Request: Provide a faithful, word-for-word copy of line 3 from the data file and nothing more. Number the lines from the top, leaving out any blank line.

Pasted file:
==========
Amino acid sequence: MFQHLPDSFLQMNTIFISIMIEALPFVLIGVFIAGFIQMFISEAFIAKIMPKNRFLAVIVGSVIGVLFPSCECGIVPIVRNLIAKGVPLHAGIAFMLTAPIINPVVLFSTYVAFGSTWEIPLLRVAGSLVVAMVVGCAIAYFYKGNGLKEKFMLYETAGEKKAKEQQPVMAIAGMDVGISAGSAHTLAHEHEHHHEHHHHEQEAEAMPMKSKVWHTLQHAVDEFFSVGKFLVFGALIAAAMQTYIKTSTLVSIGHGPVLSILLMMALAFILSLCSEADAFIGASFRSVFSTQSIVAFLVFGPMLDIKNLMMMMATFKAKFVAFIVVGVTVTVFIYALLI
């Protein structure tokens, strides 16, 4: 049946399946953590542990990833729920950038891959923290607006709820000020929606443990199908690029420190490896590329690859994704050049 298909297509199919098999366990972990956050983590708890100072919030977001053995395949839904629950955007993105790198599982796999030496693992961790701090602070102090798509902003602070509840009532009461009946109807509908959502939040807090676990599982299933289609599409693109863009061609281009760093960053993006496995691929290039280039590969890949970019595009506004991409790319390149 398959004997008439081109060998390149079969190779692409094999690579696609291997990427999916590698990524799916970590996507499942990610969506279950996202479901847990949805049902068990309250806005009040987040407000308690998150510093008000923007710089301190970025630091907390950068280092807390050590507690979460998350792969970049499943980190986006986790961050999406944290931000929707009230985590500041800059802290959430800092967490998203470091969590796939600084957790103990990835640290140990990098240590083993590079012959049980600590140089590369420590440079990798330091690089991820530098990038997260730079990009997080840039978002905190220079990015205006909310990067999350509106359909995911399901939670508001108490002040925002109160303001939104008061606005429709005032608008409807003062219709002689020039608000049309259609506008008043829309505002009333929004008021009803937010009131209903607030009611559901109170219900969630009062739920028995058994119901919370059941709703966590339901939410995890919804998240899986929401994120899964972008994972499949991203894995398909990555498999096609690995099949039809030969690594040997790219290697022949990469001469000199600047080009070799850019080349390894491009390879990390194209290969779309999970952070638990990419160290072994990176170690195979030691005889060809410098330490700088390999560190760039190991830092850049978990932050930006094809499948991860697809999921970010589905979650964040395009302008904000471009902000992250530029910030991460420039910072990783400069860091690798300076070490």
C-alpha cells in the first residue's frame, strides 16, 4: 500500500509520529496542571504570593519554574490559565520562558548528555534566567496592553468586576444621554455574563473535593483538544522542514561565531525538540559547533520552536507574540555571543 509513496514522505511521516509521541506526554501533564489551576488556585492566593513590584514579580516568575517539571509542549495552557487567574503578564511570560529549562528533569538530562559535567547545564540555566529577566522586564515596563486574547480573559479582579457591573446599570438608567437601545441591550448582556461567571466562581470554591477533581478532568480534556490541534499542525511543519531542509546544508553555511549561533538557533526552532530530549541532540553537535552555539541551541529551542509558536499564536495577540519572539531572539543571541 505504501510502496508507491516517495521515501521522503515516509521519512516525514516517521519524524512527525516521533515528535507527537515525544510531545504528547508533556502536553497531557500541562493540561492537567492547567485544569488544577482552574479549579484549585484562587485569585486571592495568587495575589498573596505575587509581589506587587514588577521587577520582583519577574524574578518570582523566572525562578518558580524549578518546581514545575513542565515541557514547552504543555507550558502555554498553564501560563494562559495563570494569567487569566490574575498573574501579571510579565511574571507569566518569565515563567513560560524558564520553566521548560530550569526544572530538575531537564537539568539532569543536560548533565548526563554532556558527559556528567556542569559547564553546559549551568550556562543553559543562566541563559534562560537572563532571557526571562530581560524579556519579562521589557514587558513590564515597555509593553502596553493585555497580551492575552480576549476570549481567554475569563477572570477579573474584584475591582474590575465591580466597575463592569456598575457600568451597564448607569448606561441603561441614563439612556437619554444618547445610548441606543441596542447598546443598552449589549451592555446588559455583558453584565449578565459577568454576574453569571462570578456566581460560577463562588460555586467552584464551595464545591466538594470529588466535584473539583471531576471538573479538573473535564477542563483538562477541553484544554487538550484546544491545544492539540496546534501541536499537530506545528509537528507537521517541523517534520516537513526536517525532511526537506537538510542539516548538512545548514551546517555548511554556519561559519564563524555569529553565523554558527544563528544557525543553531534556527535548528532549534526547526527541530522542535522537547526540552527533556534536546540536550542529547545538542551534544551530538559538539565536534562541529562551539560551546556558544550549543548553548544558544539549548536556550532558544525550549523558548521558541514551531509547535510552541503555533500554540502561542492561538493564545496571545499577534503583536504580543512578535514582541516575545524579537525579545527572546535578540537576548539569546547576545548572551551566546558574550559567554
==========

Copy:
C-alpha cells in the first residue's frame, strides 16, 4: 500500500509520529496542571504570593519554574490559565520562558548528555534566567496592553468586576444621554455574563473535593483538544522542514561565531525538540559547533520552536507574540555571543 509513496514522505511521516509521541506526554501533564489551576488556585492566593513590584514579580516568575517539571509542549495552557487567574503578564511570560529549562528533569538530562559535567547545564540555566529577566522586564515596563486574547480573559479582579457591573446599570438608567437601545441591550448582556461567571466562581470554591477533581478532568480534556490541534499542525511543519531542509546544508553555511549561533538557533526552532530530549541532540553537535552555539541551541529551542509558536499564536495577540519572539531572539543571541 505504501510502496508507491516517495521515501521522503515516509521519512516525514516517521519524524512527525516521533515528535507527537515525544510531545504528547508533556502536553497531557500541562493540561492537567492547567485544569488544577482552574479549579484549585484562587485569585486571592495568587495575589498573596505575587509581589506587587514588577521587577520582583519577574524574578518570582523566572525562578518558580524549578518546581514545575513542565515541557514547552504543555507550558502555554498553564501560563494562559495563570494569567487569566490574575498573574501579571510579565511574571507569566518569565515563567513560560524558564520553566521548560530550569526544572530538575531537564537539568539532569543536560548533565548526563554532556558527559556528567556542569559547564553546559549551568550556562543553559543562566541563559534562560537572563532571557526571562530581560524579556519579562521589557514587558513590564515597555509593553502596553493585555497580551492575552480576549476570549481567554475569563477572570477579573474584584475591582474590575465591580466597575463592569456598575457600568451597564448607569448606561441603561441614563439612556437619554444618547445610548441606543441596542447598546443598552449589549451592555446588559455583558453584565449578565459577568454576574453569571462570578456566581460560577463562588460555586467552584464551595464545591466538594470529588466535584473539583471531576471538573479538573473535564477542563483538562477541553484544554487538550484546544491545544492539540496546534501541536499537530506545528509537528507537521517541523517534520516537513526536517525532511526537506537538510542539516548538512545548514551546517555548511554556519561559519564563524555569529553565523554558527544563528544557525543553531534556527535548528532549534526547526527541530522542535522537547526540552527533556534536546540536550542529547545538542551534544551530538559538539565536534562541529562551539560551546556558544550549543548553548544558544539549548536556550532558544525550549523558548521558541514551531509547535510552541503555533500554540502561542492561538493564545496571545499577534503583536504580543512578535514582541516575545524579537525579545527572546535578540537576548539569546547576545548572551551566546558574550559567554